MH: Then came Suhr Guitars. Tell us about the early days and when did the first model premier with an official headstock brand?

While dealing with some of the frustrations like trying to talk them into upgrading software, I met a software sales rep who said "You seem to know how to get it all done, why don't you do your own company? "The reason I didn't besides security was I didn't know how to get it from my drawings to the CNC and had no desire to use Pin routers and old technology when there was this exciting new world out there with Computer run routers. Well Steve Smith said, "If you can draw it (In CAD), I can cut it."

MH: Tell us about the early days and the early models?

Basically we went with designs I had designed in the past with improvements, which we call our standard and bodies we call Classics which are based on the classic Fender designs with comfort cuts like the tummy and arm cut on the Classic "T". All our guitars have easier access to the higher registers.

MH: What do you feel is unique about the design of Suhr Guitars?

We have one builder make one guitar. Everything is QC'd before it gets to him, we spent a lot of attention to detail, playability, finish quality, but the basic design isn't unique, it is classic. What is unique is that it might look plain Jane until you pick it up and play it. My guitars are deigned to go right on stage and feel like an instrument that you were born with. No modifications are needed since you can custom order all your options right from the start.

MH: Tell us about some of your endorsers and how this has helped to promote the Suhr brand?

Not too many of them really, Scott Henderson, Reb Beach, Mike Landau (with our pickups, Toshi Hiketa (David Lee Roth)) John Shanks, Matt Scannell, Paul Pesco, Mike Thompson. So many great players buy our guitars. Probably the one most involved is Scott; Scott has amazing ears, fingers, and is always listening to things. He plays my amps and guitars, what more can I ask! I use Scott quite a bit when I need help on tones.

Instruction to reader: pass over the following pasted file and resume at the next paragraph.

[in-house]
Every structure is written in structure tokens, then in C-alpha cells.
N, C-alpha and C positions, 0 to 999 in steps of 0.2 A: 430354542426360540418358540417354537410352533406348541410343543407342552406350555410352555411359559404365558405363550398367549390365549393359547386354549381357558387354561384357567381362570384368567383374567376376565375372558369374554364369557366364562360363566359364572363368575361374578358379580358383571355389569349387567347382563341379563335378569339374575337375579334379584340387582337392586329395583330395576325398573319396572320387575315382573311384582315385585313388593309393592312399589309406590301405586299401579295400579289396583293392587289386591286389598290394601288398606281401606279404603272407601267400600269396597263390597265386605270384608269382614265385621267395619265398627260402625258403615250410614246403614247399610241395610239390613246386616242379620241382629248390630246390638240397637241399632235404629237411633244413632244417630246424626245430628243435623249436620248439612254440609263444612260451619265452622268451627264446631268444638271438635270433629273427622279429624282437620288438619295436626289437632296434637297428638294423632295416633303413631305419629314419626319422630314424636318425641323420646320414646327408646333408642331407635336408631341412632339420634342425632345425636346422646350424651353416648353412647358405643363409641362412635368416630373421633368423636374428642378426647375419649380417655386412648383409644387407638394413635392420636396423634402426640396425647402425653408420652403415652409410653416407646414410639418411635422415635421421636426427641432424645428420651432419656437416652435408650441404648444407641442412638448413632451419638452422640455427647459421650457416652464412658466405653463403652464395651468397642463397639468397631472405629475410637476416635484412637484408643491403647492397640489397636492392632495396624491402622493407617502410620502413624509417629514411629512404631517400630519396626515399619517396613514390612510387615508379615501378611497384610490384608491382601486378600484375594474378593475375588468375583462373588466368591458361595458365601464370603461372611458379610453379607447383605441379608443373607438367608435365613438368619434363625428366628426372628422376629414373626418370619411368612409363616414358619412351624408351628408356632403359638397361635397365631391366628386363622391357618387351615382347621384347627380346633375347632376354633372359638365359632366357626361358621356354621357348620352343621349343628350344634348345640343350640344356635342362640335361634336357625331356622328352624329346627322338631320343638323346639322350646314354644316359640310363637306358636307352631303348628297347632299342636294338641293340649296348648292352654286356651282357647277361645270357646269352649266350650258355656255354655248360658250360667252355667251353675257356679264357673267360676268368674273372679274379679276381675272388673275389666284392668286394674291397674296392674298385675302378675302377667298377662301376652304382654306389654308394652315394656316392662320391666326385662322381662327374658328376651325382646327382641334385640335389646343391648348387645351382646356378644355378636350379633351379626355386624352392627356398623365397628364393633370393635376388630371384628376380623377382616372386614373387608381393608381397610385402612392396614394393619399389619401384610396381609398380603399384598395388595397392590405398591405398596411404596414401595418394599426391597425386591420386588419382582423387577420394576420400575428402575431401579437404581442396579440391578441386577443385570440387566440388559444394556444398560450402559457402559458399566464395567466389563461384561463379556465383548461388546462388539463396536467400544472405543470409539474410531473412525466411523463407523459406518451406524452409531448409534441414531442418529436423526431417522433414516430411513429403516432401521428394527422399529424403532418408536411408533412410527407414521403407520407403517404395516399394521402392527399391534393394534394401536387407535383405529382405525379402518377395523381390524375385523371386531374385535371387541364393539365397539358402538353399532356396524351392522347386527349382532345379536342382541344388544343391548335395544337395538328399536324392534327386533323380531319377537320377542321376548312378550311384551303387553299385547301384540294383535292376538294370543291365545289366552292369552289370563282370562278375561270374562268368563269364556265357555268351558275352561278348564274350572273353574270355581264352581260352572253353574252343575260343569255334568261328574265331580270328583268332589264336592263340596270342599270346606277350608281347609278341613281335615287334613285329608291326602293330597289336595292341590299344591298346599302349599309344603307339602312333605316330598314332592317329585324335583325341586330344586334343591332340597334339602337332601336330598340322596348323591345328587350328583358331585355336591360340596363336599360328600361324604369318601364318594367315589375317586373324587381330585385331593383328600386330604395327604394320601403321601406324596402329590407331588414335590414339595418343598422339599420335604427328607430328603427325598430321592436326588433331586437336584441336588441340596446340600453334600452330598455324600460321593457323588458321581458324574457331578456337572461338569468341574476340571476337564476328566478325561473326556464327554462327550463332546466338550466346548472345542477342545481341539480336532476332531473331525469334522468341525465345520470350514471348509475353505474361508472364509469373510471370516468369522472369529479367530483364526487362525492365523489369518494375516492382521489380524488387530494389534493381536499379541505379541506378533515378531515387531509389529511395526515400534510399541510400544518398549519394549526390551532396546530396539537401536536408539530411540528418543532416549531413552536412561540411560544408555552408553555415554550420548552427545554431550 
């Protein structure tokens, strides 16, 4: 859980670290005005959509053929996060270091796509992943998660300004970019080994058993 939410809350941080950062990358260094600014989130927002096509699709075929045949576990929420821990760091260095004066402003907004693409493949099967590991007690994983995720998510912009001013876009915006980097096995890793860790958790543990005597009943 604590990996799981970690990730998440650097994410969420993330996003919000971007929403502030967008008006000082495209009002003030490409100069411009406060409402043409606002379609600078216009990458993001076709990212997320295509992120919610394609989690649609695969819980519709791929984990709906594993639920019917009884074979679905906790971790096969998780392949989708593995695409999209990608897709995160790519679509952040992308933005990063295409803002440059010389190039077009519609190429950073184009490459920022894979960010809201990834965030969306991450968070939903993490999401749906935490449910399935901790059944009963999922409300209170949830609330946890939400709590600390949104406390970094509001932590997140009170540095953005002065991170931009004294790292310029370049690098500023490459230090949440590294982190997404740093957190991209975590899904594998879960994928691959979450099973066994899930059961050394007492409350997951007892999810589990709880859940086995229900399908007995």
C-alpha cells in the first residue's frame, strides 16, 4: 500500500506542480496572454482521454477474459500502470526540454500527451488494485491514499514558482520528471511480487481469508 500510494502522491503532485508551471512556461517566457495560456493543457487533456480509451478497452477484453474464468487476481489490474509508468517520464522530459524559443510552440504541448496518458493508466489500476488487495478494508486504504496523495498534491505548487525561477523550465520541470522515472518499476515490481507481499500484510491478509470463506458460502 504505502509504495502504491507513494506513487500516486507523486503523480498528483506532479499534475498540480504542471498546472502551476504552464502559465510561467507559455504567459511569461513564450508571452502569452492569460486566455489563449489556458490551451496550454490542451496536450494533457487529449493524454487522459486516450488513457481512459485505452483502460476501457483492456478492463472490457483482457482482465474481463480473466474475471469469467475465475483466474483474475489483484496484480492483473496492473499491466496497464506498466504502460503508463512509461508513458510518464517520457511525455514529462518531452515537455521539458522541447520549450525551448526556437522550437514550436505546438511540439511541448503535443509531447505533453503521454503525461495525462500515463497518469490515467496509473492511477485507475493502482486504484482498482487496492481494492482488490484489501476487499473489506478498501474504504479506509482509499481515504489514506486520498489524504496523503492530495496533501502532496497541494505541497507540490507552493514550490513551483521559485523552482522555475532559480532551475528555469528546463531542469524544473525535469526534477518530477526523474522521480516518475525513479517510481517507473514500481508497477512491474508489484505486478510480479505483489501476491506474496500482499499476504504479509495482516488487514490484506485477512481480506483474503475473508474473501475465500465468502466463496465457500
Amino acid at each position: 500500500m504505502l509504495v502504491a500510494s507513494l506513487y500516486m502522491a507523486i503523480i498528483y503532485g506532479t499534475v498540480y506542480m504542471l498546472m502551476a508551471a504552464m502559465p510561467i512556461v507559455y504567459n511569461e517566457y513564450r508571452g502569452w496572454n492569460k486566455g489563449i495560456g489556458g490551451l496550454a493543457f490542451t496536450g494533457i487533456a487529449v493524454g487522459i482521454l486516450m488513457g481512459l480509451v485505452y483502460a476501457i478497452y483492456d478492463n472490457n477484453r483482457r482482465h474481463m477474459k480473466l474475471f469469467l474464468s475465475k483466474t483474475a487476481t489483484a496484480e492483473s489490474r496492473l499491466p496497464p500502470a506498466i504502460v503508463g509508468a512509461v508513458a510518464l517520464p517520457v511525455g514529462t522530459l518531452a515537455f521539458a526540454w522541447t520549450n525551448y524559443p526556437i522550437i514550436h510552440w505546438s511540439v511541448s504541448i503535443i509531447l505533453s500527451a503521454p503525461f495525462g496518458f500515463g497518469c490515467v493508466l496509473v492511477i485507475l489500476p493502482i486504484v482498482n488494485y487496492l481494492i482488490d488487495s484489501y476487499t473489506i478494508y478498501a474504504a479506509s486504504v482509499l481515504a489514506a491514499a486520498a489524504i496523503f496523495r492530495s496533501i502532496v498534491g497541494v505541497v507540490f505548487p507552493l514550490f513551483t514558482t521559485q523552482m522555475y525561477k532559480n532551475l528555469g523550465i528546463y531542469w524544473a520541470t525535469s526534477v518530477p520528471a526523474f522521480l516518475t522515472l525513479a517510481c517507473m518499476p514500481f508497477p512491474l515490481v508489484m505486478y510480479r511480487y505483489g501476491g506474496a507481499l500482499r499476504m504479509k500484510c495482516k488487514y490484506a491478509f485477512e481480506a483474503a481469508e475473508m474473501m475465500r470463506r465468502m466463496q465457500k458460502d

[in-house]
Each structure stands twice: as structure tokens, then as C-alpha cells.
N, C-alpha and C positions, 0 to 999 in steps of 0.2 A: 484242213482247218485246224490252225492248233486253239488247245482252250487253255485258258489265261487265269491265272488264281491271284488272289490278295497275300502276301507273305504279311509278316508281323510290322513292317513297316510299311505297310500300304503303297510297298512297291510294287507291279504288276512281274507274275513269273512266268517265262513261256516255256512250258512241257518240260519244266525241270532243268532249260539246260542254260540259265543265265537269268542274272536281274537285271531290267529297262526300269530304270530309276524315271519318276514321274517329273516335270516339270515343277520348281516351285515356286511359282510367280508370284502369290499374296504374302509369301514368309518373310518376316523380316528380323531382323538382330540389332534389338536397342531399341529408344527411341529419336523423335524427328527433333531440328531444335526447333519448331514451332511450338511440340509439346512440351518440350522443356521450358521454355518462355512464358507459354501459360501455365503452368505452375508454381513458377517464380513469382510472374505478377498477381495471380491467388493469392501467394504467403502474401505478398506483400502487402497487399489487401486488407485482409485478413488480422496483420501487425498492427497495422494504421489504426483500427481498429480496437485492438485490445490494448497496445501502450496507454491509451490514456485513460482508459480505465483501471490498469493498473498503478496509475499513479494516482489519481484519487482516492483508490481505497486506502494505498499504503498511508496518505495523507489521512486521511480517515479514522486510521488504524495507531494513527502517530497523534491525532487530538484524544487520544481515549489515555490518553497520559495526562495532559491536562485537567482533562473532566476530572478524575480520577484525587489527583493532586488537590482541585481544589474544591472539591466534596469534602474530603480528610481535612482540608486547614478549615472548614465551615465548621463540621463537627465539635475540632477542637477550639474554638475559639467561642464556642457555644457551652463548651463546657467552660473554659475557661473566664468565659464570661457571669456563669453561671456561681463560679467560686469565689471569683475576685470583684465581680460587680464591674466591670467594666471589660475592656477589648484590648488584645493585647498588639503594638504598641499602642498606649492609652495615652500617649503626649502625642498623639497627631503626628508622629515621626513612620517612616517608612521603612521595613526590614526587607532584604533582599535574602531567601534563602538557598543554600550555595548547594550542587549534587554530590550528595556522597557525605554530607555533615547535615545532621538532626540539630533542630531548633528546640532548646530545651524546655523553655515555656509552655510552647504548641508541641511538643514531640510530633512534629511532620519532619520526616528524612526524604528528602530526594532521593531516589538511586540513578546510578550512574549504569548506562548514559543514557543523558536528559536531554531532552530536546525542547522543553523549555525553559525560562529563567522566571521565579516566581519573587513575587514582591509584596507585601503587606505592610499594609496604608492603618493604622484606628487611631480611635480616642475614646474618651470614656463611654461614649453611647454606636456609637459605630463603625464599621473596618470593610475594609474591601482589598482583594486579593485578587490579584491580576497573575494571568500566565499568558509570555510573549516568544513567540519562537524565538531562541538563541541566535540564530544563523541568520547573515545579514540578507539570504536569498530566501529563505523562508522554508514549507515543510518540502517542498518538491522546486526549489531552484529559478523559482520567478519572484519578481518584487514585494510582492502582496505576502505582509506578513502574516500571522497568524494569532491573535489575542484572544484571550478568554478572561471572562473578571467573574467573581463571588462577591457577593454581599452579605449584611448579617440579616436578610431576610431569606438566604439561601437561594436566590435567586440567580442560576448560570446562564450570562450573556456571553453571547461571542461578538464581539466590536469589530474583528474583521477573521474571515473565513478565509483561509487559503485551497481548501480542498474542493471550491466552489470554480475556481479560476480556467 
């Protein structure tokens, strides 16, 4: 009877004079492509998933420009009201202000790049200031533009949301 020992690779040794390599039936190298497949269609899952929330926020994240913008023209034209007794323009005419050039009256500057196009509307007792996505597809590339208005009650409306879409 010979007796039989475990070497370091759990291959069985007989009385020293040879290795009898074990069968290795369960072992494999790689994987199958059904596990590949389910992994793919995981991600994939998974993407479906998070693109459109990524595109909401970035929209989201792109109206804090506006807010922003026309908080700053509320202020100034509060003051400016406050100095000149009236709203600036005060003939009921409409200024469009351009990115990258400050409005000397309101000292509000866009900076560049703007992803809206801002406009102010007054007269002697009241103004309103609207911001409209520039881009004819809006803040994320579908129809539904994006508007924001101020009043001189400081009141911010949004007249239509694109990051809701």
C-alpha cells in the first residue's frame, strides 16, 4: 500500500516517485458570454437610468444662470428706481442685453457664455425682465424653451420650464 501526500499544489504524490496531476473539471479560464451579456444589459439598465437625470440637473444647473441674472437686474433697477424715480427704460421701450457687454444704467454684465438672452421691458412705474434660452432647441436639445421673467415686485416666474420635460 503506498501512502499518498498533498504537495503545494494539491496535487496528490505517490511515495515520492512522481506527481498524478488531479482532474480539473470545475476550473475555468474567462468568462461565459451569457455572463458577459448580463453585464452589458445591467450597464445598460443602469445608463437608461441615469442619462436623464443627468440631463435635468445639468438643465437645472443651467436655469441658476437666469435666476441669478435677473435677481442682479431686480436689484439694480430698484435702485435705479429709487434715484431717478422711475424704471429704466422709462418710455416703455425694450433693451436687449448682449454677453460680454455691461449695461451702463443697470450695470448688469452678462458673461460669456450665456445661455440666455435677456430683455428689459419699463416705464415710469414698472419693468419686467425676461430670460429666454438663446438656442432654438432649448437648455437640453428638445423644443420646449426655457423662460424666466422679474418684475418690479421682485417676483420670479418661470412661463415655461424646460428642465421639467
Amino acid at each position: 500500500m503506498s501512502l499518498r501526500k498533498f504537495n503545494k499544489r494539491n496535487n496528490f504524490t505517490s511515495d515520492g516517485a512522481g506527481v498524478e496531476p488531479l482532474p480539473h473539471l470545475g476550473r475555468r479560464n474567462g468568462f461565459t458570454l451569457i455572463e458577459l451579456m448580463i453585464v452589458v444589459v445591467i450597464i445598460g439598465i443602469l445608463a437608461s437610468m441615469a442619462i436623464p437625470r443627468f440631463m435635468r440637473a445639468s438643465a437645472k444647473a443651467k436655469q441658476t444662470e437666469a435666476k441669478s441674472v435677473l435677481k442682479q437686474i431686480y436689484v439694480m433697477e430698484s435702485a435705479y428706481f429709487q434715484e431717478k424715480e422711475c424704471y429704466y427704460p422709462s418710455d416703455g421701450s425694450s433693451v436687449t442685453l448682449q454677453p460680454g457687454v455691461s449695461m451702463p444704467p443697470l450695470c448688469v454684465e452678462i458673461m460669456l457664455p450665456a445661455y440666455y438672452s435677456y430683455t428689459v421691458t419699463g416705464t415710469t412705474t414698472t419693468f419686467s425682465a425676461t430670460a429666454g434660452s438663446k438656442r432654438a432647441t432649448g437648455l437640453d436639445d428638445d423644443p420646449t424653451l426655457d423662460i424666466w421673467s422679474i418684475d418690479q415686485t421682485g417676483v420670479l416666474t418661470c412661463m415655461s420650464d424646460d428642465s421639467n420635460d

MH: Tell us a bit about your facility, employees, and how many guitars are being produced on a monthly basis?

We are about 5,000 sq ft, 2 CNC routers and a crew of 8 including myself, we make about 40-50 pieces a month.

MH: You have recently expanded your shop and added some additional equipment. How has this benefited your production?

It is now a joy to come to work. I finally feel like there is nothing to stop us from making anything we want. It has helped production accuracy and even moral. Money makes money, it is so true but you have to have the right gear to make a great product consistently.

MH: Suhr Guitars is a true custom shop. Tell us about the incredible options you can offer your customers?

Wow that would be a long response, how about too many! I have a hard time saying no so the best thing is if you don't see it on the price list then just ask.

MH: Suhr Guitars is now producing high-end basses. Tell us about this latest venture.

Again it is in a Classic "J" style, we just set out to make it right, no compromise. As on the guitars, we make all the pickups and electronics in house as well. It is a killer J with some options.

MH: In closing John, what do you feel is in the future for Suhr Guitars, and most importantly what do you feel has contributed to your incredible success?

Persistence and pursuit of knowledge. I think 20-hour days have helped, trying to always be there for my customers. I spend a lot of time on BBS groups trying to answer questions. I am totally hands on in the shop. Nothing leaves before I say it is good to go. I have always felt it is important to know what you are doing and provide great customer service. I love what I do and take it to heart. I have a great crew; I couldn't do it without them. Soon I'll put all their faces and shop tour on the new website (still under construction). Of course I can't forget I could not have done this without a very understanding family!

The customer needs to know that he can come to a shop like ours, custom order an instrument and not be disappointed. I stand behind everything we do. In the future we will get our new amp line off the ground, add a few new guitar designs and maybe expand slowly. I don't want to get so big to where I can't have Friday lunch will all the guys.


Suhr Pickups in Stock! Suhr Guitars in Stock! Suhr CAA-OD 100 Amps Coming!

Contact us for your best deal on Guitars, Bass, Amps, Effects and More...